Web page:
From the outside looking in, the world of esports is massive and at times overwhelming. Perhaps you’re familiar with the rules of a game, but feel like you don’t quite have a place. To truly enjoy the esports experience, it’s best to find a team to support, but there are a lot to choose from.

A major esports event is quite the spectacle, replete with thousands of cheering fans, pro-gamers hunched over glowing mechanical keyboards, the rapid-pace orations of the commentators, and, in the case of the recent Dota 2 international, even holograms. It’s serious business, with an emphasis on both words. Loyal fans travel across the world to see their favorite teams and players compete in the culmination of what is often years of hard work.

So, let’s break down the best ways to pick your esports team in order to participate in all that, shall we?

League of Legends
A old pro League of Legends match

Focus on the game you’re interested in

For a number of reasons, many teams specialize in a bunch of different games, while others tend to focus on just one. If you’re coming in cold, with no knowledge of esports at all, it might be helpful to target one game that looks interesting to you. Pinpoint teams that perform well in that game and see if they’re the right fit for you. If you need a jumping off point, you can take a look at recent tournament matches to get a handy list of which teams are popular and performing well at the moment. This narrows down the massive number of teams you might have to wade through, and will get you into the fray much faster.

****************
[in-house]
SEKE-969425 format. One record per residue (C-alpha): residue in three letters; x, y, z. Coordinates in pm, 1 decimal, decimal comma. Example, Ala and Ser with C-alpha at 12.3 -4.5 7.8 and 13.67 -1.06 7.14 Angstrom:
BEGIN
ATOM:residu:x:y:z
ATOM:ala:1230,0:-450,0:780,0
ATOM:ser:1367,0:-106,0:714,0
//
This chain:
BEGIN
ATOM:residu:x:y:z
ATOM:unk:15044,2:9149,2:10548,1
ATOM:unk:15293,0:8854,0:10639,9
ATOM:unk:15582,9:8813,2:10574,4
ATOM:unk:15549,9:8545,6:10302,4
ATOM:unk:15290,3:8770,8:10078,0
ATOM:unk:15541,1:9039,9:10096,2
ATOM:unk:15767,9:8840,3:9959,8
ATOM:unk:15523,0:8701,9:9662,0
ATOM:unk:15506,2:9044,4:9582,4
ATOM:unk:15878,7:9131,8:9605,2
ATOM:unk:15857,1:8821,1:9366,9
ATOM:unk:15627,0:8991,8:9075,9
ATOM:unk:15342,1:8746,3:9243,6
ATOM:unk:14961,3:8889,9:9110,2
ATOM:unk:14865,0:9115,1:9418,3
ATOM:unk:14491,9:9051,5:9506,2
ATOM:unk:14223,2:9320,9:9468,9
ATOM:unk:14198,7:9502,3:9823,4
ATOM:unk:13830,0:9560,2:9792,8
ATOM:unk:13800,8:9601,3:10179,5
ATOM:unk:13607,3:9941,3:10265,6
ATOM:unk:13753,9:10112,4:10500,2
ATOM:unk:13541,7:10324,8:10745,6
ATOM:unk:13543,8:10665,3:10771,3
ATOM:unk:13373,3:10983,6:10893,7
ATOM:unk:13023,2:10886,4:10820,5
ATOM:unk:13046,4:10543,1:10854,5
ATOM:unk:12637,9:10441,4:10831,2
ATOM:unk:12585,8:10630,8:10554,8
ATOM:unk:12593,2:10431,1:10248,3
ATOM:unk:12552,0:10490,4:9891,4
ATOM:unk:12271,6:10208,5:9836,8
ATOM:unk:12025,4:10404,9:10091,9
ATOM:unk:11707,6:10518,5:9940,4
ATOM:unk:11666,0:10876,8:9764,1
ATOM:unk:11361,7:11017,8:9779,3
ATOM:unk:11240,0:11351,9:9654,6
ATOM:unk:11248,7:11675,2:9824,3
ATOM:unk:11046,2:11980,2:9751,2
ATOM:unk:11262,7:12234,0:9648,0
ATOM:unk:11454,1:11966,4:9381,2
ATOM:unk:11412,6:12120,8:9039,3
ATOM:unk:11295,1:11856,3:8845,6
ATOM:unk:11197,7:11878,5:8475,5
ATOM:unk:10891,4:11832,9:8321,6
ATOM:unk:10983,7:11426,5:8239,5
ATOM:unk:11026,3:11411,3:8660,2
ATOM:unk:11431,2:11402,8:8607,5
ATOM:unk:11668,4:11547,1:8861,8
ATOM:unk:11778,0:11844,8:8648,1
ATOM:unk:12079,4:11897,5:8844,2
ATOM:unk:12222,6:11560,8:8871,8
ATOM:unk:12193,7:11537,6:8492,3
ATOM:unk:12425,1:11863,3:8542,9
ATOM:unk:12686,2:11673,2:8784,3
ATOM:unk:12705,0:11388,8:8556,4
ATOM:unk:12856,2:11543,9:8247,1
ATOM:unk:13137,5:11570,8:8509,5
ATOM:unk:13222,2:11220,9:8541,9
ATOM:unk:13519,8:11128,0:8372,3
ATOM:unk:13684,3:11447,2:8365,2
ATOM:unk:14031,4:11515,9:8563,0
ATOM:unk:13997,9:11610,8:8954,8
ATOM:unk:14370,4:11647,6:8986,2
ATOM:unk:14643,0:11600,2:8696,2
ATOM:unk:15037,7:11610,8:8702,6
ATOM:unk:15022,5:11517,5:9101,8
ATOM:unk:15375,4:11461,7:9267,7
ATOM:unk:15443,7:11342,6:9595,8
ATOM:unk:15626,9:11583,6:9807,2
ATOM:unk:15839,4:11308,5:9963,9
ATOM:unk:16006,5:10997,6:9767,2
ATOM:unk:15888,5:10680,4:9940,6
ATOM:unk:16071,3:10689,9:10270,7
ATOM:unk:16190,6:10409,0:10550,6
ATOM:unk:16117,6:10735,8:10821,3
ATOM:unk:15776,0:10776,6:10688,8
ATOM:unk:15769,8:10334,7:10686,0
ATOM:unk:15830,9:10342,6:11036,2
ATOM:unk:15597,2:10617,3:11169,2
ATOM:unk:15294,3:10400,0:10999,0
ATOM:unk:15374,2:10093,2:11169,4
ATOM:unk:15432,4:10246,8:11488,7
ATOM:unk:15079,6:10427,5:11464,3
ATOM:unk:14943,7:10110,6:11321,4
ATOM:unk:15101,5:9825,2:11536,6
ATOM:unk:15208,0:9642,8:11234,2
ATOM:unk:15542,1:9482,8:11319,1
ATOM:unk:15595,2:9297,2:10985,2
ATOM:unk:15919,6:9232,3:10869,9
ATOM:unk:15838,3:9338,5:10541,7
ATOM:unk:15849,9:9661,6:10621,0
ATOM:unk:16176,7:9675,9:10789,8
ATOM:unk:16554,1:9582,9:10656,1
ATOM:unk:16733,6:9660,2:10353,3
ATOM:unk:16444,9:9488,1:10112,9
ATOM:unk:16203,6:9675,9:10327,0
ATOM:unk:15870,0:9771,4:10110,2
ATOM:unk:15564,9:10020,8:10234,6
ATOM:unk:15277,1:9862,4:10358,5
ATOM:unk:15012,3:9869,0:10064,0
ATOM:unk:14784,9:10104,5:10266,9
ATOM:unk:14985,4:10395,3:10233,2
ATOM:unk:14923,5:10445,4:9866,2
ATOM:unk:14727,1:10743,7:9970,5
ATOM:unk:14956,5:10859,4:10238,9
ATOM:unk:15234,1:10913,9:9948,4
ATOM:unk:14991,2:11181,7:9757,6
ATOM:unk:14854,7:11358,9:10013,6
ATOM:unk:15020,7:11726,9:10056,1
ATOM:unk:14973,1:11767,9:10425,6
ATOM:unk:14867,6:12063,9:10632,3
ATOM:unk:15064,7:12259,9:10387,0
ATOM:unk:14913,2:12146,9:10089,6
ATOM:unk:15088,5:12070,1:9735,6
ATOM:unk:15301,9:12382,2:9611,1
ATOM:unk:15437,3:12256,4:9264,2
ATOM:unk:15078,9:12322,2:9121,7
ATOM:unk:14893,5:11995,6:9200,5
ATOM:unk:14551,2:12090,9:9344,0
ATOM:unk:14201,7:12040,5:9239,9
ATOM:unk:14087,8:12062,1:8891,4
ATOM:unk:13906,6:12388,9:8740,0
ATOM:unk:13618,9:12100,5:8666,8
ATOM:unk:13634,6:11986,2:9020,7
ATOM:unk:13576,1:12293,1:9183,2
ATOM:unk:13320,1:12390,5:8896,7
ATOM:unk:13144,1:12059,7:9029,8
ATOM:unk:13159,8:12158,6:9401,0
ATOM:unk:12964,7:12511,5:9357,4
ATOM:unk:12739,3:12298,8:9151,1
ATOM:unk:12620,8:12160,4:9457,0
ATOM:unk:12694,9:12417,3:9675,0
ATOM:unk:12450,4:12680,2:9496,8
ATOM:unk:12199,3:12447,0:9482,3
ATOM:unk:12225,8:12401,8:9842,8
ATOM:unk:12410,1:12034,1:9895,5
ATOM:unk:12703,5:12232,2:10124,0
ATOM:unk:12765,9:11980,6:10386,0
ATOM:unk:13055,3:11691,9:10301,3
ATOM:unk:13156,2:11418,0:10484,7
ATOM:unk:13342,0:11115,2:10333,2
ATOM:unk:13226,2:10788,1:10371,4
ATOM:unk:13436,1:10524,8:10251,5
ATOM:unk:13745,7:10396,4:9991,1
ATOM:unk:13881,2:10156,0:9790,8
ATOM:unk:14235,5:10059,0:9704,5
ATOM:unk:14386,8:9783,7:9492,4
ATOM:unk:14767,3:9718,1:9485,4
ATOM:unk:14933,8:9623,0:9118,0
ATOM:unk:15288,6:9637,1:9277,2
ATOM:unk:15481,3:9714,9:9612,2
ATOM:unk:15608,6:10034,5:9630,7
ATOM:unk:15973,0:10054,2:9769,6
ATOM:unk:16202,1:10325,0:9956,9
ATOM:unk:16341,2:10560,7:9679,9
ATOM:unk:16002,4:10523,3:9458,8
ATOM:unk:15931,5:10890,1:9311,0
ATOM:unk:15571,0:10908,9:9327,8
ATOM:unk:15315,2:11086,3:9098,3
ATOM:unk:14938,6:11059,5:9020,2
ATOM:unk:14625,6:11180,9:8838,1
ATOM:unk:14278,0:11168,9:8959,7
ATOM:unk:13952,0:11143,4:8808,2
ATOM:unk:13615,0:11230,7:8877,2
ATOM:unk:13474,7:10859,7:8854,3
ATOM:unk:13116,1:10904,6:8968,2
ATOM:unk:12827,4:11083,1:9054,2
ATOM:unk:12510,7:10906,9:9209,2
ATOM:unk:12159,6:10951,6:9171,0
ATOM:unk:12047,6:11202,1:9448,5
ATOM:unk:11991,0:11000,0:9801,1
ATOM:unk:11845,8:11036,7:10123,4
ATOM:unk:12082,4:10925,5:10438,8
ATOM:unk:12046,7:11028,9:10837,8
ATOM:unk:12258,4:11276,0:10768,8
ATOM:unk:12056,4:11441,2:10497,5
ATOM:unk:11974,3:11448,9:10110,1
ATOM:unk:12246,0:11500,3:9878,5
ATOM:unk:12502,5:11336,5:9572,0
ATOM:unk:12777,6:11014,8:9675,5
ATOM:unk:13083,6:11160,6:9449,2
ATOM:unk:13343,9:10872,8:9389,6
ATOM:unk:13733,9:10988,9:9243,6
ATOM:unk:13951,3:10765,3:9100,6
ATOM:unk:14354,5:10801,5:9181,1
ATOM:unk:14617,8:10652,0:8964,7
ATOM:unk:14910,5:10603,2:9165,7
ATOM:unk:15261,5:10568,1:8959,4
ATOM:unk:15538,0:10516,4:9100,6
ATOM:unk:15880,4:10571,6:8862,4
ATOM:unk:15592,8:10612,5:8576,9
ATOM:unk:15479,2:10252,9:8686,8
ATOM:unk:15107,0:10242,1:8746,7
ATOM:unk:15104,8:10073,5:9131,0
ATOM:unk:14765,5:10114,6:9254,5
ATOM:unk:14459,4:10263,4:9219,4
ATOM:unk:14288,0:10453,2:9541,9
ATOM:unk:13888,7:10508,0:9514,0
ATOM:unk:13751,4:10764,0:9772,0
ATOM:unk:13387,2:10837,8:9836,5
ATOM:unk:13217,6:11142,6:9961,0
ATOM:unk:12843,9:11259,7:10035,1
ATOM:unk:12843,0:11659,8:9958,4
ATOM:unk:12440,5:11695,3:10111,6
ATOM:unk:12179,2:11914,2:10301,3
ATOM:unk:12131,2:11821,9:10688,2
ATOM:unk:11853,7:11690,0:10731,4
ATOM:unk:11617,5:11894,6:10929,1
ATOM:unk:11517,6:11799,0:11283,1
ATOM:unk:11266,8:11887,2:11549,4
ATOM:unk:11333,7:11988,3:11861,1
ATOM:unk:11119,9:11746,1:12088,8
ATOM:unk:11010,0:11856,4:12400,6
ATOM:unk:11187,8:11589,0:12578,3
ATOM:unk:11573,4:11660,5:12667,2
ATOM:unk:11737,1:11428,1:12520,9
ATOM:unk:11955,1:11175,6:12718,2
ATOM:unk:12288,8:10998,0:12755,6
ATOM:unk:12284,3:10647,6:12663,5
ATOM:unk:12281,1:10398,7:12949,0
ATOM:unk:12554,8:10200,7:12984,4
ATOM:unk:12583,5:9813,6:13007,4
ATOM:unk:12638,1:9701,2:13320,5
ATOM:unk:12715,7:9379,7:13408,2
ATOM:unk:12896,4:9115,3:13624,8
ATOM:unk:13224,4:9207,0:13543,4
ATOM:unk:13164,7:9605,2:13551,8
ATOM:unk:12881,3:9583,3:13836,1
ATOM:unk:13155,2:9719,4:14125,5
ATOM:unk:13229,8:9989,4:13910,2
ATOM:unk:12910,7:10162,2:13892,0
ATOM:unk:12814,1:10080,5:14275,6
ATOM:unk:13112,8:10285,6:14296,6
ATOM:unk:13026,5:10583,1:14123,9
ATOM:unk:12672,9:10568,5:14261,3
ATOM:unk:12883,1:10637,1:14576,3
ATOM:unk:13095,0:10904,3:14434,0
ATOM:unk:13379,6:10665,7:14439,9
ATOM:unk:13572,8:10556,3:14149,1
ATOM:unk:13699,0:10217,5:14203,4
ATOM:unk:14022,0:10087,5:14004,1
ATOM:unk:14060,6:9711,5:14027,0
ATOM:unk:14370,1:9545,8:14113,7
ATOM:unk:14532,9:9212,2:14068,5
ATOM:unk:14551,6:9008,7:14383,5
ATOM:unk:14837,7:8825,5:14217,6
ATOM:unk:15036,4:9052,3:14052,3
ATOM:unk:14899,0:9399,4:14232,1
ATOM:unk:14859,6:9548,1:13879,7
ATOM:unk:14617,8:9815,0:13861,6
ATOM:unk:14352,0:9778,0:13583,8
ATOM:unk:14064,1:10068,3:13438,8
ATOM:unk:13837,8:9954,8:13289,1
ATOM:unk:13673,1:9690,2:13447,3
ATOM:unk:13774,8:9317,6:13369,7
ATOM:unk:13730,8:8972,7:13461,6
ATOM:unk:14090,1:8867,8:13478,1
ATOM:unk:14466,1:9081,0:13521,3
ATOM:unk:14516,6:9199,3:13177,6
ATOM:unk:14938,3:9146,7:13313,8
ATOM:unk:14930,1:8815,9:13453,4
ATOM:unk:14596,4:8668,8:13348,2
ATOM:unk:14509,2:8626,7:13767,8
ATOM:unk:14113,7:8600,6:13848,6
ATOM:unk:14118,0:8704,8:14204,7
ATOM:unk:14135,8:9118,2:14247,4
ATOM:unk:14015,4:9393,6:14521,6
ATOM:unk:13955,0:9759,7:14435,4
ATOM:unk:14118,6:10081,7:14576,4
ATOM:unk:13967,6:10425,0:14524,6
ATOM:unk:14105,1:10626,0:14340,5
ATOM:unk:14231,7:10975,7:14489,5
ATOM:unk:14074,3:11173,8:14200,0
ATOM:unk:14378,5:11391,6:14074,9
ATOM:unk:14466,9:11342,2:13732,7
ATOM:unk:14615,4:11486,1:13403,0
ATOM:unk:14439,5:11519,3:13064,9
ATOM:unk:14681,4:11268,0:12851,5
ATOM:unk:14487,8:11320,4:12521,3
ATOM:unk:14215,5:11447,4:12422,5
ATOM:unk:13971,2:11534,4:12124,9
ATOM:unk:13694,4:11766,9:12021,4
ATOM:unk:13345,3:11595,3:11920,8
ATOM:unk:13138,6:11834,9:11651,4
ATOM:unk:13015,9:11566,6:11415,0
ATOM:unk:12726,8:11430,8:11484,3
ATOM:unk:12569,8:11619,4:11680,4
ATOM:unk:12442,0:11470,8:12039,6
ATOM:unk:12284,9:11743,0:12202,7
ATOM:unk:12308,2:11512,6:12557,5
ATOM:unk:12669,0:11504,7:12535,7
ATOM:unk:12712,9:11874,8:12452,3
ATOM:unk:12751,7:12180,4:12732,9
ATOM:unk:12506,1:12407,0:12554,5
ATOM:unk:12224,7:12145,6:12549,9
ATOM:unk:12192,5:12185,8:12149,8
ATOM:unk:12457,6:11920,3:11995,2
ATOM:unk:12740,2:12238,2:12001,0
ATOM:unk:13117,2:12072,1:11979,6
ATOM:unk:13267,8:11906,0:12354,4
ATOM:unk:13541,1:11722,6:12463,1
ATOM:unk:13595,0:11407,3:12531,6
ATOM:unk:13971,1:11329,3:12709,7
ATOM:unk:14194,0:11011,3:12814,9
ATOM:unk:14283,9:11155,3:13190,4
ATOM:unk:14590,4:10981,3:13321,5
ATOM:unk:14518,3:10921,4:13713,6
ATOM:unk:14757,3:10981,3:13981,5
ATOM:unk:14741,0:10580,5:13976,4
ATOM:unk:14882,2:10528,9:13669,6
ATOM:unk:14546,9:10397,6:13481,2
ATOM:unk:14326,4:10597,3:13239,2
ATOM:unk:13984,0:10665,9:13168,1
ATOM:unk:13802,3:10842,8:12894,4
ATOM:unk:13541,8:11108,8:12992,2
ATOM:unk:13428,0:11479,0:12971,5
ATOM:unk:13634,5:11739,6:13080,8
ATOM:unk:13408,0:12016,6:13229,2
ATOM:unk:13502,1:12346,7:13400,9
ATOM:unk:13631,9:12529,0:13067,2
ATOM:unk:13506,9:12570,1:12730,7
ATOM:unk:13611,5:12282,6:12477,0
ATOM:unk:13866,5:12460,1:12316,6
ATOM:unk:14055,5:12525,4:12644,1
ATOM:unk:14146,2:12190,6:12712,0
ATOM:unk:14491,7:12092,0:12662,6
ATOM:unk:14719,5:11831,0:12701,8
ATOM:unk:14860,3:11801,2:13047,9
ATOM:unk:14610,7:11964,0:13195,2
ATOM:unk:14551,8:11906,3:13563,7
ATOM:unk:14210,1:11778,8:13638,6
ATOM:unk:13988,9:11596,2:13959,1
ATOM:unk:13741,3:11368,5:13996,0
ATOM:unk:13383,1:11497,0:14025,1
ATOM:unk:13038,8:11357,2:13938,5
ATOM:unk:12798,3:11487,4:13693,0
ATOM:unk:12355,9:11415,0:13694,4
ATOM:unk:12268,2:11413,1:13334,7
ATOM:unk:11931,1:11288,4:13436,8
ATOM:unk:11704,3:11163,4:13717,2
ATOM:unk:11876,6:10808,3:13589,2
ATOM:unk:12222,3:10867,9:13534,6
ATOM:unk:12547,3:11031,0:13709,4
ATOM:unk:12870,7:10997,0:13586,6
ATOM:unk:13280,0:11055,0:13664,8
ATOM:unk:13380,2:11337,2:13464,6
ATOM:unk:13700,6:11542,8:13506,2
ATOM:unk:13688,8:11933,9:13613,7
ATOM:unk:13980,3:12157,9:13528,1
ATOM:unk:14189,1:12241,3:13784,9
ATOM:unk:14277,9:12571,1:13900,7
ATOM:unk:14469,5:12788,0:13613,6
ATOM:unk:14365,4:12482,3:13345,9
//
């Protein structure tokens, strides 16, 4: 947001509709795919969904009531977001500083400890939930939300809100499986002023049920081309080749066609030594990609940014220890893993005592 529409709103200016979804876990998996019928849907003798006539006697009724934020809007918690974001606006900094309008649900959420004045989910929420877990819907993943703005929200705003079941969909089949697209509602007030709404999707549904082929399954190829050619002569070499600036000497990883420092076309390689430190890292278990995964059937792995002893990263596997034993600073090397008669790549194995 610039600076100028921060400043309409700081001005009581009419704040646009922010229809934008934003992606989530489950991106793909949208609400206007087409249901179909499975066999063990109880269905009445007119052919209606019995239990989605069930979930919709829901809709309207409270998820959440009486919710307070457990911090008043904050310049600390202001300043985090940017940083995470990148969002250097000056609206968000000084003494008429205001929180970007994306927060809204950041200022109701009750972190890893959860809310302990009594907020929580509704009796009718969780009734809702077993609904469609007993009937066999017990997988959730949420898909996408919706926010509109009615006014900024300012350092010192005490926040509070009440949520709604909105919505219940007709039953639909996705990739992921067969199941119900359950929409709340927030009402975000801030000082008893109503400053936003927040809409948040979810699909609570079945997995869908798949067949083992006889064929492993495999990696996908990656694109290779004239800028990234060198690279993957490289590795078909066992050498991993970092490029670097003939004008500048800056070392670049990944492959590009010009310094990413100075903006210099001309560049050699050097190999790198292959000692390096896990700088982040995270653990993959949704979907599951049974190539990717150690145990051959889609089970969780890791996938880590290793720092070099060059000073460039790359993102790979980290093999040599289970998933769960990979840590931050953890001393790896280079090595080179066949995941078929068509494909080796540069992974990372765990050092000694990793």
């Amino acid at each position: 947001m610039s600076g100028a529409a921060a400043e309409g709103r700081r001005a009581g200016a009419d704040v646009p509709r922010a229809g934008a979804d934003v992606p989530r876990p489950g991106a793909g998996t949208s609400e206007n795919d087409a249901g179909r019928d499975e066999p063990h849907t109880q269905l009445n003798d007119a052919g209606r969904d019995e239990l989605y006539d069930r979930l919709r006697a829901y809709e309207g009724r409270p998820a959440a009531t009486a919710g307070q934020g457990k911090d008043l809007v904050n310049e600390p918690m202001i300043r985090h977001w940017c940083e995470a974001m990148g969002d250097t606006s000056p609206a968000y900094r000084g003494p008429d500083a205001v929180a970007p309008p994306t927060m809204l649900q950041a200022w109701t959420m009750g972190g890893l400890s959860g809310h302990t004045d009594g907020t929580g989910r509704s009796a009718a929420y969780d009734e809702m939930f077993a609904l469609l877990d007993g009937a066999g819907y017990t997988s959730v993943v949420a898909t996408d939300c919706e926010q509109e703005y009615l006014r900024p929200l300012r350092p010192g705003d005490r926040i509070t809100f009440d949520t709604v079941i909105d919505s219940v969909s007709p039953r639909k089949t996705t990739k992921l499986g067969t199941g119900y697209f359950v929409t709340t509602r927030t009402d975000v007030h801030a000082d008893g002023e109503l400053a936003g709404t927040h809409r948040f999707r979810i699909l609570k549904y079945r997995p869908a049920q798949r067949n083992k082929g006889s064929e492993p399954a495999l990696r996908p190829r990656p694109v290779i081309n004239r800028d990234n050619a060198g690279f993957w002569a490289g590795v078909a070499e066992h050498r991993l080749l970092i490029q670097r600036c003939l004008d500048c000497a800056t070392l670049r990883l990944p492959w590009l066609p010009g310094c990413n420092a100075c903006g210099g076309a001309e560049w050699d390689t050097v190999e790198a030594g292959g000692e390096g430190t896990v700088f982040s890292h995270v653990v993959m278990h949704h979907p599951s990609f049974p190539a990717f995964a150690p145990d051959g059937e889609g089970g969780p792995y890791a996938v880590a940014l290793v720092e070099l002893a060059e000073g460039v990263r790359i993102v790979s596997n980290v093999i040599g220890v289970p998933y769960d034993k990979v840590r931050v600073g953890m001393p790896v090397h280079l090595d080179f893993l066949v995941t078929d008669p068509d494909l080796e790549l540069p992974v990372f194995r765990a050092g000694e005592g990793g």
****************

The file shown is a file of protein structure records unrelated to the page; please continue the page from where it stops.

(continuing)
South Korean team SK Telecom T1
South Korean team SK Telecom T1

But feel free to branch out

If you’re feeling confident, it never hurts to explore all of the esports options out there. Most of the larger teams, in fact, specialize in a wide array of games. One of the more popular teams, Evil Geniuses, competes in Dota 2, Halo, StarCraft 2, and more. If you find yourself growing attached to one of these multidisciplinary teams, you’ll find it’s a great opportunity to branch out and explore the pro-circuit scene in other games.

If you’re a beginner, it’s helpful to send feelers out into games that are similar to the game youre already interested in. If you’re getting started with League of Legends, for example, you might be interested in a team that also specializes in Dota 2 or Heroes of the Storm, as they’re all MOBAs and do have some core similarities.